classroom lectures vs. guest lectures, in light of the growing status of the latter in higher
education (Crawford Camiciottoli 2007, Henry & Roseberry 2001). The language background of
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the lecturers was not taken into consideration in this study, but would certainly merit exploration
since it could have an effect on how speakers express identity.
To conclude, this study has shown that the teaching style of business academics reflects
multiple facets of their identity, which seem to work in synergy to facilitate the learning process
in the business classroom, also serving+ as a model for students who are expected to demonstrate
an increasingly high level of multi-disciplinary know-how in the workplace. It is hoped that this
knowledge can be fruitfully exploited by business educators to prepare learners for successful
careers in the international business community.
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Corder, C. (1990). Teaching hard, teaching soft. Aldershot: Gower.
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Scott, M. (2004). Wordsmith Tools. Oxford: Oxford University Press.
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Table 1: The Business Studies Lecture Corpus (BSLC)
Topic
Location/Setting
1. SMEs in the UK
2. The Japanese Economy
3. UK Business Strategies
4. Productive Systems in Spain
5. SMEs in Aachen (Germany)
6. UK Industrial Policy
7. Labour Economics
8. Macroeconomics
9. Economic Principles
10. Ethics and Economics
11. Microeconomics
12. Industrial Organization
Florence/L2 guest
Florence/L2 guest
Florence/L2 guest
Florence/L2 guest
Florence/L2 guest
Florence/L2 guest
MICASE/L1 class
MICASE/L1 class
NYU/L1 class
NYU/L1 class
Iowa/L1 class
Ohio/L1 class
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Speaker
status
NS/BR
NS/BR
NS/BR
NNS
NNS
NNS
NS/US
NS/US
NS/US
NS/US
NS/US
NS/US
Duration in
minutes
46
93
76
108
28
98
74
73
37
52
44
62
Academic
level
UG
G
UG
UG
UG
UG
UG
G
UG
UG
UG
UG
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Table 2: Features of hypotheticality in BSLC vs. multi-disciplinary lectures
Feature of hypotheticality
Suppose
Consider
Imagine
Assume
Let’s say
If-then patterns
TOTAL
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BSLC
27
2
6
11
33
79
Multi-disciplinary lectures
2
1
5
2
14
20
44
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Table 3: Idiomatic expressions in BSLC
1
2
3
4
5
6
7
8
9
10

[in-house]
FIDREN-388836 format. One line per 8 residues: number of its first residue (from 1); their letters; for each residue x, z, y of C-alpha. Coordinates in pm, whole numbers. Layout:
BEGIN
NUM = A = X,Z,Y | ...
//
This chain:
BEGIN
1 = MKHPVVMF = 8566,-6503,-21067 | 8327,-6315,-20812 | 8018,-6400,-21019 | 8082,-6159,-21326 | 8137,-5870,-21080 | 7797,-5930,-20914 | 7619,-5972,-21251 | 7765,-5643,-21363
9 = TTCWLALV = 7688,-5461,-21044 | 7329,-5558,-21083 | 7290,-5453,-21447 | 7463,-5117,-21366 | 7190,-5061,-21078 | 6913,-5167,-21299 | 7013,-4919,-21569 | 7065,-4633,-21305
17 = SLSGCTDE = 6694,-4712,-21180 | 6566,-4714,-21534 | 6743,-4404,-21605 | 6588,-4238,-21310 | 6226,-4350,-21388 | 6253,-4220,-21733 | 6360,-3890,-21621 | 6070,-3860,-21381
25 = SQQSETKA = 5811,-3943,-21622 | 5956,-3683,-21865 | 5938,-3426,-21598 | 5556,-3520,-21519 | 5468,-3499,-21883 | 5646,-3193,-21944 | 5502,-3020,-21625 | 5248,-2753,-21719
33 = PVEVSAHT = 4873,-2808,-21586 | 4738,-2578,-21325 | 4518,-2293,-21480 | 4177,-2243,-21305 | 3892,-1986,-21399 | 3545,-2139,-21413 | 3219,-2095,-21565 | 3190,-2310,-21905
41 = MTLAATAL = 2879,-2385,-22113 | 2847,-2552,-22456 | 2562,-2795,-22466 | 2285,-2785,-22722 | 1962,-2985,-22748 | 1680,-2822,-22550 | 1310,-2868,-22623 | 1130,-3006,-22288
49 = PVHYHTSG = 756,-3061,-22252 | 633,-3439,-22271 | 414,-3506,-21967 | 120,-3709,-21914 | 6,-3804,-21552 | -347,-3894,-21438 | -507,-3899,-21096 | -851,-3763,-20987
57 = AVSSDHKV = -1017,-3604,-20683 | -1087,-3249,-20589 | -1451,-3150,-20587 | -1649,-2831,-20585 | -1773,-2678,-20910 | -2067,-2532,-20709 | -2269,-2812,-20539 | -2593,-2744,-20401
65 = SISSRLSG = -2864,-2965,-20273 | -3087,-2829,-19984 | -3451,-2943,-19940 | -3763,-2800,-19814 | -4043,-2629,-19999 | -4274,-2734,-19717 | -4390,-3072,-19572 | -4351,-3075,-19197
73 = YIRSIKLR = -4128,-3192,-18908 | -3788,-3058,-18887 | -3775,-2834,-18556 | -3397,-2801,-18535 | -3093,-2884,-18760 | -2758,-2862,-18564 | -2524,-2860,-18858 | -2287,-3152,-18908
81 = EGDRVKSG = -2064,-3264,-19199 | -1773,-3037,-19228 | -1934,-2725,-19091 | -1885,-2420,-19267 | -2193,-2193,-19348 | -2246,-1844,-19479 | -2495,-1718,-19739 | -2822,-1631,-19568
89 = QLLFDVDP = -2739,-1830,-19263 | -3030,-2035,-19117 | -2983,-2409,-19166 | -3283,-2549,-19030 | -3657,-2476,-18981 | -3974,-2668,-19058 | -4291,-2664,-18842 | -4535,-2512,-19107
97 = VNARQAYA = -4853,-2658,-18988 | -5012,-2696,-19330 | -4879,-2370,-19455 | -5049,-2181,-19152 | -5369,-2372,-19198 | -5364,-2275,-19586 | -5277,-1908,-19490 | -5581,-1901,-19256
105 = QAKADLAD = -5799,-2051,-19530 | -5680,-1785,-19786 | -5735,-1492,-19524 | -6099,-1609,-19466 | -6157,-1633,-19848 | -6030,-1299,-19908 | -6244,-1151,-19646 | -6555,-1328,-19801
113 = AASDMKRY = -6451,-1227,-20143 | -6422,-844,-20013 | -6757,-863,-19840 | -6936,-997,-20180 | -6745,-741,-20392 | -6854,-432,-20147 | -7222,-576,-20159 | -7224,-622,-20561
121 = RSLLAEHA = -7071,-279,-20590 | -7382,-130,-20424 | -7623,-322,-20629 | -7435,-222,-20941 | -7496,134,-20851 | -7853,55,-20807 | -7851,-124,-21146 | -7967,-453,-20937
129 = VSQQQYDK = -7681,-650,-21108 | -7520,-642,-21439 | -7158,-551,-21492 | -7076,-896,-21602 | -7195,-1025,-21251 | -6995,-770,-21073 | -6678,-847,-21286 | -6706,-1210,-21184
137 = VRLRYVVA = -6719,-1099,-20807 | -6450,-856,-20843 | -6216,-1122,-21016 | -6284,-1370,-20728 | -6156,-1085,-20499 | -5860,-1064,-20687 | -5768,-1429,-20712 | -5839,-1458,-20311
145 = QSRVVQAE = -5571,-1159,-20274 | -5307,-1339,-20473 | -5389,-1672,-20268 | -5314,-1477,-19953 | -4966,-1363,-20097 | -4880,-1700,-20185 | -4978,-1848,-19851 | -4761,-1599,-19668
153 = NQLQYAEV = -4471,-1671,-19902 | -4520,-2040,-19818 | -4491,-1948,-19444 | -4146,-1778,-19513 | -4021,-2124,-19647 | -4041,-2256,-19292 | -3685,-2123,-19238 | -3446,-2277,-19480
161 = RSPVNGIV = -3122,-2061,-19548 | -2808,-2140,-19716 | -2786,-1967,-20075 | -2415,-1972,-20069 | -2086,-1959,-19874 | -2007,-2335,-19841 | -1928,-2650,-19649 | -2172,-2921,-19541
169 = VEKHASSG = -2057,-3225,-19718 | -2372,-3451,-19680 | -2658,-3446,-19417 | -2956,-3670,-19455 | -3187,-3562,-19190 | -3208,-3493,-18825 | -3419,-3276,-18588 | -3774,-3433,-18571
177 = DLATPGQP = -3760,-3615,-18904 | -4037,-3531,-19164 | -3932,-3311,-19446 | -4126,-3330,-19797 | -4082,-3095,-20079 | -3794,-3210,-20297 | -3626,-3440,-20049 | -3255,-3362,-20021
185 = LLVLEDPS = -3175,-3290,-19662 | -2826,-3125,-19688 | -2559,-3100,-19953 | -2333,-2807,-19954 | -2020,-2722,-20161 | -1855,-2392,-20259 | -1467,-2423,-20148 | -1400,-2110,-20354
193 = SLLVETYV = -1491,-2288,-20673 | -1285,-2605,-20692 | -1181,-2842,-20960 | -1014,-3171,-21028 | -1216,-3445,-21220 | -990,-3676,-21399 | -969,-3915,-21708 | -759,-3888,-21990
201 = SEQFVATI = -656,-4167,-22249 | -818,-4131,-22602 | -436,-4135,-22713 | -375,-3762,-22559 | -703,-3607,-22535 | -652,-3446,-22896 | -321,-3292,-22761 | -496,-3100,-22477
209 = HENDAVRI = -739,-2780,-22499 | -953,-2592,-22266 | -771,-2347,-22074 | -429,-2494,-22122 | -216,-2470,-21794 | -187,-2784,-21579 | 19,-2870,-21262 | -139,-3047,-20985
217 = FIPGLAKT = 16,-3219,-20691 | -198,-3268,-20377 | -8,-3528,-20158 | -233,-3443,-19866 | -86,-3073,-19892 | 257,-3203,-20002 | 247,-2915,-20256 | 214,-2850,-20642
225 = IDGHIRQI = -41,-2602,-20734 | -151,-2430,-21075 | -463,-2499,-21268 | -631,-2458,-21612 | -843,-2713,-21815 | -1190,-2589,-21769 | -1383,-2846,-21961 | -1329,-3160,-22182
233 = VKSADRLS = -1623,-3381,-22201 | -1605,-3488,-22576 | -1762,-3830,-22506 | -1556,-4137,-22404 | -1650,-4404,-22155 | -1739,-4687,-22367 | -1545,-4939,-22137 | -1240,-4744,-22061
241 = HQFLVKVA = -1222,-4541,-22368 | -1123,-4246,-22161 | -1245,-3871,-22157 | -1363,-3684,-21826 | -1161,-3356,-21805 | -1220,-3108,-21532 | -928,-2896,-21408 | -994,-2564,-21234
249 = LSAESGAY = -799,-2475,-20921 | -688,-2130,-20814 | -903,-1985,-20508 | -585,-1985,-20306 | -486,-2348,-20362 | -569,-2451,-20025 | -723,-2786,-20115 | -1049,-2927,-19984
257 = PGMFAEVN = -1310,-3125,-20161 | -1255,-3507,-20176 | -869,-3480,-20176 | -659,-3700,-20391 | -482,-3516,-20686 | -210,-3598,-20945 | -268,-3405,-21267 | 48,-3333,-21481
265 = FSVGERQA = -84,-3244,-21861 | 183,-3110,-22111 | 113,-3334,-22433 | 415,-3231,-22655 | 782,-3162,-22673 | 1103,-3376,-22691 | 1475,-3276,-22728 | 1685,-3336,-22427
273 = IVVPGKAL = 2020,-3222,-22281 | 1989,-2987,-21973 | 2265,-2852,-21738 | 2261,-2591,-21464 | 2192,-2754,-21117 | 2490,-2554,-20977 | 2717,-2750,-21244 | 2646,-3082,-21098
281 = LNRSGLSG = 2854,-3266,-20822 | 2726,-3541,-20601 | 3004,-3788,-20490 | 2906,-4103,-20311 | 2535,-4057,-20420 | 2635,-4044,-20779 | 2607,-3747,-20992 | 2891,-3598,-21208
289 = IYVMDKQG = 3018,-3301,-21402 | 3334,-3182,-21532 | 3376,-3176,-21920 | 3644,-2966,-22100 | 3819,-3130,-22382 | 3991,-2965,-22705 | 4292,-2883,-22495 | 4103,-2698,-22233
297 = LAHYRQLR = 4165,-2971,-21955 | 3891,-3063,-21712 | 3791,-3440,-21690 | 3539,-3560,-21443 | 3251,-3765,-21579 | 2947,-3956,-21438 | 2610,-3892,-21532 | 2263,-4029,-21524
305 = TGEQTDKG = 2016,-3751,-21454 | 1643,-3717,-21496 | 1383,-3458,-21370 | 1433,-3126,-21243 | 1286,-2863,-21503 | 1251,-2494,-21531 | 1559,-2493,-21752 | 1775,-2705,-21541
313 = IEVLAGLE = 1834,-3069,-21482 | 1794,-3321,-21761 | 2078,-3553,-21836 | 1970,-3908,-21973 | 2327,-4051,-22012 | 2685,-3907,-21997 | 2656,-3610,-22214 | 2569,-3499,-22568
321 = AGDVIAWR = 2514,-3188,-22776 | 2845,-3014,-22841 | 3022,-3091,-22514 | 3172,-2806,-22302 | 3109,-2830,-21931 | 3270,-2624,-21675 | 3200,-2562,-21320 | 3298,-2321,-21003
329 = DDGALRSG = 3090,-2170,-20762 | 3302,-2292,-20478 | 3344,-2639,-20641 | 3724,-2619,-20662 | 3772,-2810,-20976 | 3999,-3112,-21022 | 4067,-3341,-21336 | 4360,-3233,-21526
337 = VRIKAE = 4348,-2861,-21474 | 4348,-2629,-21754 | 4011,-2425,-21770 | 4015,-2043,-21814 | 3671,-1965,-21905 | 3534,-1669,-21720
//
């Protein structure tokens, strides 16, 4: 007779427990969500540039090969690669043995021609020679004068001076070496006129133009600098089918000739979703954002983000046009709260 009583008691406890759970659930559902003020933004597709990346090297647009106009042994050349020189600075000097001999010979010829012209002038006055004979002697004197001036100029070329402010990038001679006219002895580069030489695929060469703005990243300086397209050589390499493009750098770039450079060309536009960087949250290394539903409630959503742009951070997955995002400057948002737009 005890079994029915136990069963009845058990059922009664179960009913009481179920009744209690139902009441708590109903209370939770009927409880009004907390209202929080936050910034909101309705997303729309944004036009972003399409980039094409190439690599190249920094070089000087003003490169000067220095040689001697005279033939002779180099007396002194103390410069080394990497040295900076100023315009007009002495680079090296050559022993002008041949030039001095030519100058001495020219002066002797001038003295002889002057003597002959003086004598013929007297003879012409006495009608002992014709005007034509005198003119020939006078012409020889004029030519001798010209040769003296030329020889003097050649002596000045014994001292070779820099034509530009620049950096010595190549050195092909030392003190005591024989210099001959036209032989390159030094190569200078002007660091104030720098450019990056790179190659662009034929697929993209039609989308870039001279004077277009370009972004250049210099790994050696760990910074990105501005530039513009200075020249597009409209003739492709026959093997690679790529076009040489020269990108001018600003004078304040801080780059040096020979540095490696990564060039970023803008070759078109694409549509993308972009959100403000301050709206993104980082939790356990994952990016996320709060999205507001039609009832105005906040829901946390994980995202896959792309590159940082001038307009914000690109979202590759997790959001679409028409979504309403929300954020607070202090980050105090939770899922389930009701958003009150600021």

take at face value (3)
in the same ballpark (3)
out the door (2)
catch twenty-two (2)
by and large (1)
get a grasp of (1)
flip of a coin (1)
nitty-gritty (1)
rule of thumb (1)
have your cake and eat it too (1)
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12
13
14
15
16
17
18
19
20
27
at rock bottom (1)
hanging in mid air (1)
get their hands dirty (1)
bread-and-butter (1)
cut corners (1)
yackety-yack (1)
peachy keen (1)
the grand poo bah (1)
bottom of the totem pole (1)
stick it out (1)
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Figure 1: The multiple identities of the business academic
Academic
Identity
Professional
Identity
The
business
academic in
the
classroom
Cultural
Identity
Disciplinary
Identity
Individual
Identity
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1
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The MICASE is a 1.8 million-word corpus of academic speech collected at the University
of Michigan. The speech events that were recorded include lectures, seminars, tutorials,
meetings, colloquia and office hours.
2
I thank Prof. Laura Gavioli of the University of Modena and Reggio Emilia (Italy).
3
Other lecture styles identified by Dudley-Evans (1994:148) include the “reading style”,
where the lecturer simply reads a prepared text to the class and the “rhetorical style”, where
the lecturer engages in a sort of performance with frequent digressions and joking.
4
See Sinclair (1991) for an introduction to corpus linguistics.
5
The lectures came from political science, historical linguistics, musicology, women’s
studies, art history, computer programming, microbial genetics, hydrology, physics and
biology.
6
American Management Association website http://www.amanet.org, Johnson (1990).